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Abstract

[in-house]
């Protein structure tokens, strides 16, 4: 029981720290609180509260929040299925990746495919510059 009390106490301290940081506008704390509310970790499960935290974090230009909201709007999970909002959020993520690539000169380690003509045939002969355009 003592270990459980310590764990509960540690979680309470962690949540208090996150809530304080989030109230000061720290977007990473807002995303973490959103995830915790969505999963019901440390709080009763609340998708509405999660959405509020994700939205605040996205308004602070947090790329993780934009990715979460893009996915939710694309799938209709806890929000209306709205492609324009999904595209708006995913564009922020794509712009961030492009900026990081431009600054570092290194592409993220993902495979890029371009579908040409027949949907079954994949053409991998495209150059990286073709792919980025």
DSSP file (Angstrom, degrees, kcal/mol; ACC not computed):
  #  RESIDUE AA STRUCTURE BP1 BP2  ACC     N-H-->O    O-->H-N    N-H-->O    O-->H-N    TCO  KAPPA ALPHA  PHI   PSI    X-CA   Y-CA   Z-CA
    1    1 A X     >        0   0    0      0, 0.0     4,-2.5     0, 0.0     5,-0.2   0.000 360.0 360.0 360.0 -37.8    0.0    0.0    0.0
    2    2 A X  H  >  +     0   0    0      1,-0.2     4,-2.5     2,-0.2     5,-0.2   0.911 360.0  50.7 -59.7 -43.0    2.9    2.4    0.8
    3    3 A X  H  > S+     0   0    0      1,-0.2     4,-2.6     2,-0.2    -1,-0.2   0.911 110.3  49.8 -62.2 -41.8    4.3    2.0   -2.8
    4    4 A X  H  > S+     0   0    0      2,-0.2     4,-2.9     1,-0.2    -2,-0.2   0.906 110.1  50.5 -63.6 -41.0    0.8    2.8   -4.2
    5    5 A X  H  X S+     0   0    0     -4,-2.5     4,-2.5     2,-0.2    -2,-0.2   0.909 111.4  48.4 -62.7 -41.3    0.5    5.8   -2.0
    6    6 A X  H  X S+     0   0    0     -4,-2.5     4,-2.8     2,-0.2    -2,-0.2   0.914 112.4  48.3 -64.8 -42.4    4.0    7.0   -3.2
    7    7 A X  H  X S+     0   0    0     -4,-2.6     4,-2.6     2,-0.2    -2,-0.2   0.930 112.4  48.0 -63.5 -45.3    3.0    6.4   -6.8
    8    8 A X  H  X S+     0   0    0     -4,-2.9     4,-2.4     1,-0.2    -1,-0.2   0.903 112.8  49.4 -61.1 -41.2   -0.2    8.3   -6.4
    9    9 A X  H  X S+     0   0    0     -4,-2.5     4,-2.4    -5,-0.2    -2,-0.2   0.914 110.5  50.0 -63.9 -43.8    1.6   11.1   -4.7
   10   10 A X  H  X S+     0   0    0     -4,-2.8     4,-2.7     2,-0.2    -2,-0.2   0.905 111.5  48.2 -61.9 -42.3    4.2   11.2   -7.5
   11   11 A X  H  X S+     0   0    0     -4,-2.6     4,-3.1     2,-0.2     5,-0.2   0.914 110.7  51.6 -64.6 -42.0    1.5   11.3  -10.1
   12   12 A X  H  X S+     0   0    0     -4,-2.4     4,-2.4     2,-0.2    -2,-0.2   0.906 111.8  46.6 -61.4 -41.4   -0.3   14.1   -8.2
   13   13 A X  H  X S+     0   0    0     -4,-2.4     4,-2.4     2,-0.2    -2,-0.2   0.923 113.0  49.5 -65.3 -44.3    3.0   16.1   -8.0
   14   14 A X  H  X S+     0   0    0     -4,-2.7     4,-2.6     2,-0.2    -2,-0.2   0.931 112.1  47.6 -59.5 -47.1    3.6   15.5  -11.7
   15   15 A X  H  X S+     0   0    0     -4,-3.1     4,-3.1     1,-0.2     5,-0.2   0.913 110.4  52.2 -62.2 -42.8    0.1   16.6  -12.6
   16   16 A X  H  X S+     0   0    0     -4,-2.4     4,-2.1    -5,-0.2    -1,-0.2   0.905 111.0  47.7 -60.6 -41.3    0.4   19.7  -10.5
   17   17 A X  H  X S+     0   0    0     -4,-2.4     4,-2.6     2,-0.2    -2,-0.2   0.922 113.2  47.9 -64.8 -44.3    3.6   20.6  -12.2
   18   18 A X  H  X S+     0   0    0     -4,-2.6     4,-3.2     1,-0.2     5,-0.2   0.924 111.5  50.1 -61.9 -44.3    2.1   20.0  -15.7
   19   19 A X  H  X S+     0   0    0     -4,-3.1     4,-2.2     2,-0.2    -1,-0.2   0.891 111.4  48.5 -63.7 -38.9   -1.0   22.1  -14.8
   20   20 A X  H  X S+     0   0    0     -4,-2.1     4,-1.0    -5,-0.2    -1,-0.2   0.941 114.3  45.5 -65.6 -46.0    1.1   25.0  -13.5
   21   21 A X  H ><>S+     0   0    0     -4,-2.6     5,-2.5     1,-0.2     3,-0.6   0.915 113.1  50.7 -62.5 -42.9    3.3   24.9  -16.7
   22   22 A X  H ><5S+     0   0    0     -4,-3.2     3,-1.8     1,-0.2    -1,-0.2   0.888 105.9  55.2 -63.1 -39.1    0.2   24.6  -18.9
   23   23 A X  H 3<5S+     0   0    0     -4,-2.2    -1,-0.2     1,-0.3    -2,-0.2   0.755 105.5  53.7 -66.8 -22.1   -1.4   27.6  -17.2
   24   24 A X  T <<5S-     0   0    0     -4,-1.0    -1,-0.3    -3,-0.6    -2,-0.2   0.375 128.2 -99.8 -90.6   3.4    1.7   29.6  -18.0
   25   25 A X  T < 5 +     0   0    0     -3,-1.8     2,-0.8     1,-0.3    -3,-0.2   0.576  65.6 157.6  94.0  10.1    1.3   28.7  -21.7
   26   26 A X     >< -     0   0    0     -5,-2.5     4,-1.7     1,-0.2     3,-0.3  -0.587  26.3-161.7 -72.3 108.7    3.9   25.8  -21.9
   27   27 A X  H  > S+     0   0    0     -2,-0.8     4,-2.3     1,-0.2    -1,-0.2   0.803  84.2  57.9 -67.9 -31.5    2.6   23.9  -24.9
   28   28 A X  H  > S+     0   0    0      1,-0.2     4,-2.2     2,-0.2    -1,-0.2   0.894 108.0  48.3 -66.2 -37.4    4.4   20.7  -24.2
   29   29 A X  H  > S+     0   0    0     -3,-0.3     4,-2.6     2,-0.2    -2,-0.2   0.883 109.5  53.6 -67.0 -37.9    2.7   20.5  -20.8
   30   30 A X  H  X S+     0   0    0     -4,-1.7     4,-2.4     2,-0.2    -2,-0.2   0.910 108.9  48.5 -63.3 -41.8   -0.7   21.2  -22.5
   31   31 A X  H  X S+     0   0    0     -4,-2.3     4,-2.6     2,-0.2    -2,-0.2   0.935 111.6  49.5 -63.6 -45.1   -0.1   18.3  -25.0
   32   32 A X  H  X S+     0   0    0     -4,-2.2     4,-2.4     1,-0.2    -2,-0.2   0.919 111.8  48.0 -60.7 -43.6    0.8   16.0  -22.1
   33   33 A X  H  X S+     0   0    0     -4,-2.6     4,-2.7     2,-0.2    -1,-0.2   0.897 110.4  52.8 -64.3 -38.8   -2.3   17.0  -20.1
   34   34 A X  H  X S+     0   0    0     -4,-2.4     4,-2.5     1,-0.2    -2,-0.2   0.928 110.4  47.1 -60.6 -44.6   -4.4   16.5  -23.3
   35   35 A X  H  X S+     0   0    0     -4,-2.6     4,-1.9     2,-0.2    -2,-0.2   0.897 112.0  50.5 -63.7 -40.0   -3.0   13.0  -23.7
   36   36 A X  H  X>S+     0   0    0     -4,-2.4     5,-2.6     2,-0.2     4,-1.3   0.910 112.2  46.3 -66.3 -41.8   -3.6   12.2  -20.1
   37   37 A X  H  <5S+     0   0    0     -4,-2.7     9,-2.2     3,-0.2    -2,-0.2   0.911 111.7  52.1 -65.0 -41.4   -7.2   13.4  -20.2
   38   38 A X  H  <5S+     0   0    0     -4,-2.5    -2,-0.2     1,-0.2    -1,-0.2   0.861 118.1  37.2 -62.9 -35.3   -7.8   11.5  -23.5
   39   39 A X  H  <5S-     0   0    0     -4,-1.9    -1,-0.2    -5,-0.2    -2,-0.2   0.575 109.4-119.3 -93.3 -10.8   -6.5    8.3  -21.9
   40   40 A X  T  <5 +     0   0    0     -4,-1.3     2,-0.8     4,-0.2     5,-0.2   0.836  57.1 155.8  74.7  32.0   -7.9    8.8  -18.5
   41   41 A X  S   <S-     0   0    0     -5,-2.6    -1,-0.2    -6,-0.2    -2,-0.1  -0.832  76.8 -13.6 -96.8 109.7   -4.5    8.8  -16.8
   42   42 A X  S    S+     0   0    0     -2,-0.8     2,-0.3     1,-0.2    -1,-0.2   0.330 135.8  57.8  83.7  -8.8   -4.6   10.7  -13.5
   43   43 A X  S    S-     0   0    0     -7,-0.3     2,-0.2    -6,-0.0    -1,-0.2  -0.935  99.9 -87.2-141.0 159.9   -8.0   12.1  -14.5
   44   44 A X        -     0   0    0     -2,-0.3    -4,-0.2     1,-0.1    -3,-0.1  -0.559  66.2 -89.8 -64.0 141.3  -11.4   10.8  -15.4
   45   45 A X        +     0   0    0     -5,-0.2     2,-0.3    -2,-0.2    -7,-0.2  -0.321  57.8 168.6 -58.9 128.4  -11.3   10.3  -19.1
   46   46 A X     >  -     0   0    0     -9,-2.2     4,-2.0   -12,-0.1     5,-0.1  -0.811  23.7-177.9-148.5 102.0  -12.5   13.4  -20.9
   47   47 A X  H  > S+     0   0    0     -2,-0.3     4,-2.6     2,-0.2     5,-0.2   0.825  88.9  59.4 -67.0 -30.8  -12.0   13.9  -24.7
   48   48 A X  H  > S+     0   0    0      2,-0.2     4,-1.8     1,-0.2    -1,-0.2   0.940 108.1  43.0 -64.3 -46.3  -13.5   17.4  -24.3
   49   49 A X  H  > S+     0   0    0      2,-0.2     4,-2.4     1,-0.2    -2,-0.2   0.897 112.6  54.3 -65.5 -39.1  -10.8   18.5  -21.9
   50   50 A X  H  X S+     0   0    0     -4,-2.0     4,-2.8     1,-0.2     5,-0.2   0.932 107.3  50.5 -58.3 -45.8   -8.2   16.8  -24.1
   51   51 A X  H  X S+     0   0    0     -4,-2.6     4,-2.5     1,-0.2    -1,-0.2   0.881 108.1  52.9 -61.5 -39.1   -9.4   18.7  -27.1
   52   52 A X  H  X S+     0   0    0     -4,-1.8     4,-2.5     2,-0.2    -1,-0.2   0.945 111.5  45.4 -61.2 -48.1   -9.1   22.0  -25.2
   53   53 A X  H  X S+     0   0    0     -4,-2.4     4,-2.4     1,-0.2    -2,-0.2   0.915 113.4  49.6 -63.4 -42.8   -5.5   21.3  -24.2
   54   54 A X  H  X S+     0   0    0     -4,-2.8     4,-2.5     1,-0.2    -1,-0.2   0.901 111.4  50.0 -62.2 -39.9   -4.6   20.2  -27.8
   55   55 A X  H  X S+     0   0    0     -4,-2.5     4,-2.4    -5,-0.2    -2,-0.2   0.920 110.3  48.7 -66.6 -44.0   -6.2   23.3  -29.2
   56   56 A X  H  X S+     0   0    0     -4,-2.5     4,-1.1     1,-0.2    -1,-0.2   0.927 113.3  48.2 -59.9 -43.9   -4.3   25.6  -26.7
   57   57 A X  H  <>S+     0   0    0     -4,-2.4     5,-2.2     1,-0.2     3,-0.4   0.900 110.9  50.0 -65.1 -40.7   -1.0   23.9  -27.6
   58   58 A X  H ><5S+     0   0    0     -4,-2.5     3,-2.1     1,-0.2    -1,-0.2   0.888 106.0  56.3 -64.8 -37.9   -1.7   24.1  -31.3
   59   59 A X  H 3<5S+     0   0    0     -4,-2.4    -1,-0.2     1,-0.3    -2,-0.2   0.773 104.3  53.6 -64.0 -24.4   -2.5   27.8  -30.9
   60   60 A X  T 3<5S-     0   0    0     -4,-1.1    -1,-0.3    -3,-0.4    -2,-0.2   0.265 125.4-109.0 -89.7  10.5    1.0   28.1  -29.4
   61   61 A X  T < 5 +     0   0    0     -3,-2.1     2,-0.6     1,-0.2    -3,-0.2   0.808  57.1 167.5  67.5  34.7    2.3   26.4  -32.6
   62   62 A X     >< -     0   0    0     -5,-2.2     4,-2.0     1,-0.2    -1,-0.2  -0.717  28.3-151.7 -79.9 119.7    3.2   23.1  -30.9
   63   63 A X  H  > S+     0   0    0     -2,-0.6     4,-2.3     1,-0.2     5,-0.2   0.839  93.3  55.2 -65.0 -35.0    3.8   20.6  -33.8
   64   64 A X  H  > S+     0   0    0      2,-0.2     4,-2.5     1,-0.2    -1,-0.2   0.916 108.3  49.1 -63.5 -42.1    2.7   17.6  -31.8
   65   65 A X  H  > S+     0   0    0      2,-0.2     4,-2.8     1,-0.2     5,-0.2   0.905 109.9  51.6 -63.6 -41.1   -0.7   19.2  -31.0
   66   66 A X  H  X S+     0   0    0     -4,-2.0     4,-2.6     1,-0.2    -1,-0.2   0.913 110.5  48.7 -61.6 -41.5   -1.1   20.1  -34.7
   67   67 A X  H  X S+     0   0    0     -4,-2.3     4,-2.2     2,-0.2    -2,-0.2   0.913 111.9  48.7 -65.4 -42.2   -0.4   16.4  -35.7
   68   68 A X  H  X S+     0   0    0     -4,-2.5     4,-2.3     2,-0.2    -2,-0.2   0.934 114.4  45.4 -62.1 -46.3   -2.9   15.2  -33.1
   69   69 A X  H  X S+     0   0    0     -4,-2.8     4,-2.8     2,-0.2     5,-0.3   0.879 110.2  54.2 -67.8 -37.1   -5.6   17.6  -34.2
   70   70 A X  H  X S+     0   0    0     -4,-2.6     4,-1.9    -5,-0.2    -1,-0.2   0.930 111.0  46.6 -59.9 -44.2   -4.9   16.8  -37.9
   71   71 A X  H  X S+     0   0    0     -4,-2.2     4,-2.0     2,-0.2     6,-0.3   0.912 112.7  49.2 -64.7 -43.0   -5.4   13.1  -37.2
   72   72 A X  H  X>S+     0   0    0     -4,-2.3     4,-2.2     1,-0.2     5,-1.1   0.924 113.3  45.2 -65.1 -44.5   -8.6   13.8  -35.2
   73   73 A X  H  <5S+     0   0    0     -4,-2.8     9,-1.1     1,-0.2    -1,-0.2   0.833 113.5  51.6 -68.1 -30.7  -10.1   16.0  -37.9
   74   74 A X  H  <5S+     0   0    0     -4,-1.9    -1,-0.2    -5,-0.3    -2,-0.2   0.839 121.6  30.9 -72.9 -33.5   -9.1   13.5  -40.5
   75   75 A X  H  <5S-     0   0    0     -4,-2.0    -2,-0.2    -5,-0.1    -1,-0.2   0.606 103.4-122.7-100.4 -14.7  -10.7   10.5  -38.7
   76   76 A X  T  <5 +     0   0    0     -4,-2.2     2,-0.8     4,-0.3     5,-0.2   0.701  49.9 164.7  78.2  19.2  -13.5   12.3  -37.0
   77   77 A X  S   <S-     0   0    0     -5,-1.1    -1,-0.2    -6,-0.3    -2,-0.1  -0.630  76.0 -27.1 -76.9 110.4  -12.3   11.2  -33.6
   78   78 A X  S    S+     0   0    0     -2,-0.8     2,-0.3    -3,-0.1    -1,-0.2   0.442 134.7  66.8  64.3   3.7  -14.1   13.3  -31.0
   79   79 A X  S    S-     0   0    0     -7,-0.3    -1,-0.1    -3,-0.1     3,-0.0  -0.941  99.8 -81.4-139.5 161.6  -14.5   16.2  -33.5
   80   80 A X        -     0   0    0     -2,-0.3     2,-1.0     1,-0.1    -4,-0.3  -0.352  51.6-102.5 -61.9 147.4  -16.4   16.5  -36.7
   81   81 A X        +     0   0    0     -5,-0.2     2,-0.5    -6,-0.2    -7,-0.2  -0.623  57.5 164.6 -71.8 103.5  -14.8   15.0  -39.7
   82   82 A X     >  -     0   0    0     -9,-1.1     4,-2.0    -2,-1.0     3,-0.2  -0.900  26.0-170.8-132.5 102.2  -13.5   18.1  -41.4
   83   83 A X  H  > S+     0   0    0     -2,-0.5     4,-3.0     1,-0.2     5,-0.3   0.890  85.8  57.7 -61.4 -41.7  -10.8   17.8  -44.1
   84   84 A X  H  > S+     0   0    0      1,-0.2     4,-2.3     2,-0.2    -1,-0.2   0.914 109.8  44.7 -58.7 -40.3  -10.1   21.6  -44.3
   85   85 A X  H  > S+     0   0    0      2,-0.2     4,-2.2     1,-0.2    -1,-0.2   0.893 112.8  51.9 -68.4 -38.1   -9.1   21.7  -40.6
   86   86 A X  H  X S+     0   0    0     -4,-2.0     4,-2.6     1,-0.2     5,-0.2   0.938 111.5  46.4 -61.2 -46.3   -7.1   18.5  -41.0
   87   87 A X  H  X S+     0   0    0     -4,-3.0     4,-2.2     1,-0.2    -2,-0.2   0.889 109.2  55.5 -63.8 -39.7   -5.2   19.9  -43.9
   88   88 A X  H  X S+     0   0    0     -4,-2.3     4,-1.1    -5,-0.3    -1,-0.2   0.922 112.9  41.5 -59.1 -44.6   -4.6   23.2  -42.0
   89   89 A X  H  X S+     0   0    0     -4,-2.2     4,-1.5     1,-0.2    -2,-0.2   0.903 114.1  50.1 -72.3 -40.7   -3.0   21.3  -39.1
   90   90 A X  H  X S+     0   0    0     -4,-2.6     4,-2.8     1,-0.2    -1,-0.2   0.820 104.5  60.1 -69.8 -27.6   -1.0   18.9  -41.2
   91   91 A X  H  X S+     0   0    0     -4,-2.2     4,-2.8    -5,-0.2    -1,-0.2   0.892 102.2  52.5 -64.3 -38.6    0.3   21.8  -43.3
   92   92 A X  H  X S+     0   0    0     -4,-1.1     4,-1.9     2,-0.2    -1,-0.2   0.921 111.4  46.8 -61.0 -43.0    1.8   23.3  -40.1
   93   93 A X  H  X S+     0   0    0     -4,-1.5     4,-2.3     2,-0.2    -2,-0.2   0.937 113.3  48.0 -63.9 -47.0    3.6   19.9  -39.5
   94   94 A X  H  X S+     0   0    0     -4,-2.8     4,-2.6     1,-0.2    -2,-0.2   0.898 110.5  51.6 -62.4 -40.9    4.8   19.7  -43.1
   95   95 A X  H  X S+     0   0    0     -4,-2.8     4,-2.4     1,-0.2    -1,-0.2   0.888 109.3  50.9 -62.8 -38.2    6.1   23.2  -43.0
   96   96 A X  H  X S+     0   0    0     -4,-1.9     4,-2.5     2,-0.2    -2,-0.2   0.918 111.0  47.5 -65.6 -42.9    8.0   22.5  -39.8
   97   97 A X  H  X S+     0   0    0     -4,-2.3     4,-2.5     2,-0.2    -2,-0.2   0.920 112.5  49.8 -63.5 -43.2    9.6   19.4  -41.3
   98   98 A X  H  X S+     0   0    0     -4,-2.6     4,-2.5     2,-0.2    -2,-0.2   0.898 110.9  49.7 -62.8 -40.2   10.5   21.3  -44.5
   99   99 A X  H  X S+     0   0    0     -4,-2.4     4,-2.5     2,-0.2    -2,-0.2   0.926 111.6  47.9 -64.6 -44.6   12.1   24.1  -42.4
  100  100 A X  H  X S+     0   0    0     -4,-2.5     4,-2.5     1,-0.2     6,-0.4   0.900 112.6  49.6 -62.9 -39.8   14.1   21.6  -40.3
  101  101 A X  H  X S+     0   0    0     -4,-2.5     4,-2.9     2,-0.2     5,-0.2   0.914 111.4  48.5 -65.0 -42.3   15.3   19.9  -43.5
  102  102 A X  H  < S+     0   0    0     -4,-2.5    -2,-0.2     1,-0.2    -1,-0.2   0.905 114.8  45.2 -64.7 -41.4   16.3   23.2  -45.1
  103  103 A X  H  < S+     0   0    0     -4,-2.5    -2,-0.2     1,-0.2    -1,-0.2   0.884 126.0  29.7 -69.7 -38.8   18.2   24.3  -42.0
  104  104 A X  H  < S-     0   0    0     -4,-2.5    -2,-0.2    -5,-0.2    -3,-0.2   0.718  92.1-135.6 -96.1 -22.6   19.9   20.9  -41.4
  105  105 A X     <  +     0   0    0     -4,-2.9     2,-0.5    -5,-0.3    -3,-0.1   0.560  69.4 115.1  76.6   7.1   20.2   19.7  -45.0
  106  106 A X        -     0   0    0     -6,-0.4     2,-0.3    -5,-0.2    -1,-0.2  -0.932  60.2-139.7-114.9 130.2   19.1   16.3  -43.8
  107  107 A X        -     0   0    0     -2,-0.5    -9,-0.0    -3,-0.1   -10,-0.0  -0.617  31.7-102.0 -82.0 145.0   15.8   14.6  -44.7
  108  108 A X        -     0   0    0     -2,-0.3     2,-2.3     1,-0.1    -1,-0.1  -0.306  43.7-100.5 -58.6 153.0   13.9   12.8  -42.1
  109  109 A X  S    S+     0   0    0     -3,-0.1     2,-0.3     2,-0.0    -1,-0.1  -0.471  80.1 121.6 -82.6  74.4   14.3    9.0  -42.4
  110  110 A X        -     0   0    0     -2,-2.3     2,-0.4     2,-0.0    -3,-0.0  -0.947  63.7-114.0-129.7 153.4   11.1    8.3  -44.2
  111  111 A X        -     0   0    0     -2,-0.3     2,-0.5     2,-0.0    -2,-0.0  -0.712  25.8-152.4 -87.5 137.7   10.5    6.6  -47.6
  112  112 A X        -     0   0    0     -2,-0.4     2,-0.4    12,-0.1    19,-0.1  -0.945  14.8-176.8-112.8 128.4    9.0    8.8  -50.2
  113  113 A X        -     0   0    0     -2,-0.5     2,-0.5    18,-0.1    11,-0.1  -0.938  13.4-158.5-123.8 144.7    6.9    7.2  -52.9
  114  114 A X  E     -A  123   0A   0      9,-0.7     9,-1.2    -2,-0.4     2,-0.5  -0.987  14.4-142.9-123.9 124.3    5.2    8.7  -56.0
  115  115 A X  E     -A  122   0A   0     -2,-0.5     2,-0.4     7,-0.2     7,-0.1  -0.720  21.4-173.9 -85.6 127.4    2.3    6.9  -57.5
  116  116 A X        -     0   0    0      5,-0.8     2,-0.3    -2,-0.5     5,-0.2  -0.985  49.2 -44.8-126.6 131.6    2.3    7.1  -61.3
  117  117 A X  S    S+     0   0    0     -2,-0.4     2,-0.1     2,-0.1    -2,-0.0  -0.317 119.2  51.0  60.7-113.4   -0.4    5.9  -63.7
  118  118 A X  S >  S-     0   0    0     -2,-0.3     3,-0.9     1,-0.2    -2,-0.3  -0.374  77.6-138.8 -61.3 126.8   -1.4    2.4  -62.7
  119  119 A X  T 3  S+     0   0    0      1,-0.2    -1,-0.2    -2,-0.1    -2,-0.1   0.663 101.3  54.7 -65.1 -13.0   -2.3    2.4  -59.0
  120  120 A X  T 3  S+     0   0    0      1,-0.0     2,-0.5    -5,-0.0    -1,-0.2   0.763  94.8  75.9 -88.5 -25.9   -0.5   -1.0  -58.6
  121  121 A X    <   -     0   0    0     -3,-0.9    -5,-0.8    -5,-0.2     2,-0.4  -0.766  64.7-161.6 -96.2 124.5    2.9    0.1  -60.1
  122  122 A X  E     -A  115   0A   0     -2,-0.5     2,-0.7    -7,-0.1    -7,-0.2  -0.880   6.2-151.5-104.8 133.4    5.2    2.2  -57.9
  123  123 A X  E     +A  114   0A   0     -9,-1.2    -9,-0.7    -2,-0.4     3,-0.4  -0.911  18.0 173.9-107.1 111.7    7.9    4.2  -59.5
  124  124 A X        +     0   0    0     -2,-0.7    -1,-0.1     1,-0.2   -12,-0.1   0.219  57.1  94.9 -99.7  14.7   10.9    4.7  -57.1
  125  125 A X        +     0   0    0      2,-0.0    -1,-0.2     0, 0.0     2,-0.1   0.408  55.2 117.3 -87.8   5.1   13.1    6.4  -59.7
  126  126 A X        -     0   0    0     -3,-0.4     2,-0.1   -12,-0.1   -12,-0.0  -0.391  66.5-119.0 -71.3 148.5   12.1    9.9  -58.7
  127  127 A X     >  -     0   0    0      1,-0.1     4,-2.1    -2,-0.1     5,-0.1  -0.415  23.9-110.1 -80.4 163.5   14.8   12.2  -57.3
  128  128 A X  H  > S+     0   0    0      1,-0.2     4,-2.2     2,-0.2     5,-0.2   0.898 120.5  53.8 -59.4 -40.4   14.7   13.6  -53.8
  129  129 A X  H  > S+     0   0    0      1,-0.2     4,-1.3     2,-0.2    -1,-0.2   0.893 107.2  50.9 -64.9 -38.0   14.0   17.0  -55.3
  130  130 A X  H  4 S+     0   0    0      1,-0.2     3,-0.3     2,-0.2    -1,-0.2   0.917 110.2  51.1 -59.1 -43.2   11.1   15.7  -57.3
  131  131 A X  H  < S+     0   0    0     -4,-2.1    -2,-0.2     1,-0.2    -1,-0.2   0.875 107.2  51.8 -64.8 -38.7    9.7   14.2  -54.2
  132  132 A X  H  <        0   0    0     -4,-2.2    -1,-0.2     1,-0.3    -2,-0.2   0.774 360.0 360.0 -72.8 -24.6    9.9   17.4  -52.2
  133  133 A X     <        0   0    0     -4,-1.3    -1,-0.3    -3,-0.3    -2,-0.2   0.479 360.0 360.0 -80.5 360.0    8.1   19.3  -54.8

This article investigates the deliberate use and manipulation of chivalric culture and iconography by James IV of Scotland to position the Stewart dynasty's claims to the English throne in contest with the concurrent consolidation of Tudor dynastic security. This resulted in a dialogue developing between the two kingdoms concerning the relationship between sovereignty, dynasty and chivalry. This article argues for a new approach to the study of chivalry, by considering it as a meaningful language in political communication. It finds that chivalry had a strong currency in diplomatic discourse and was used to transact political issues of sovereignty and dynasty.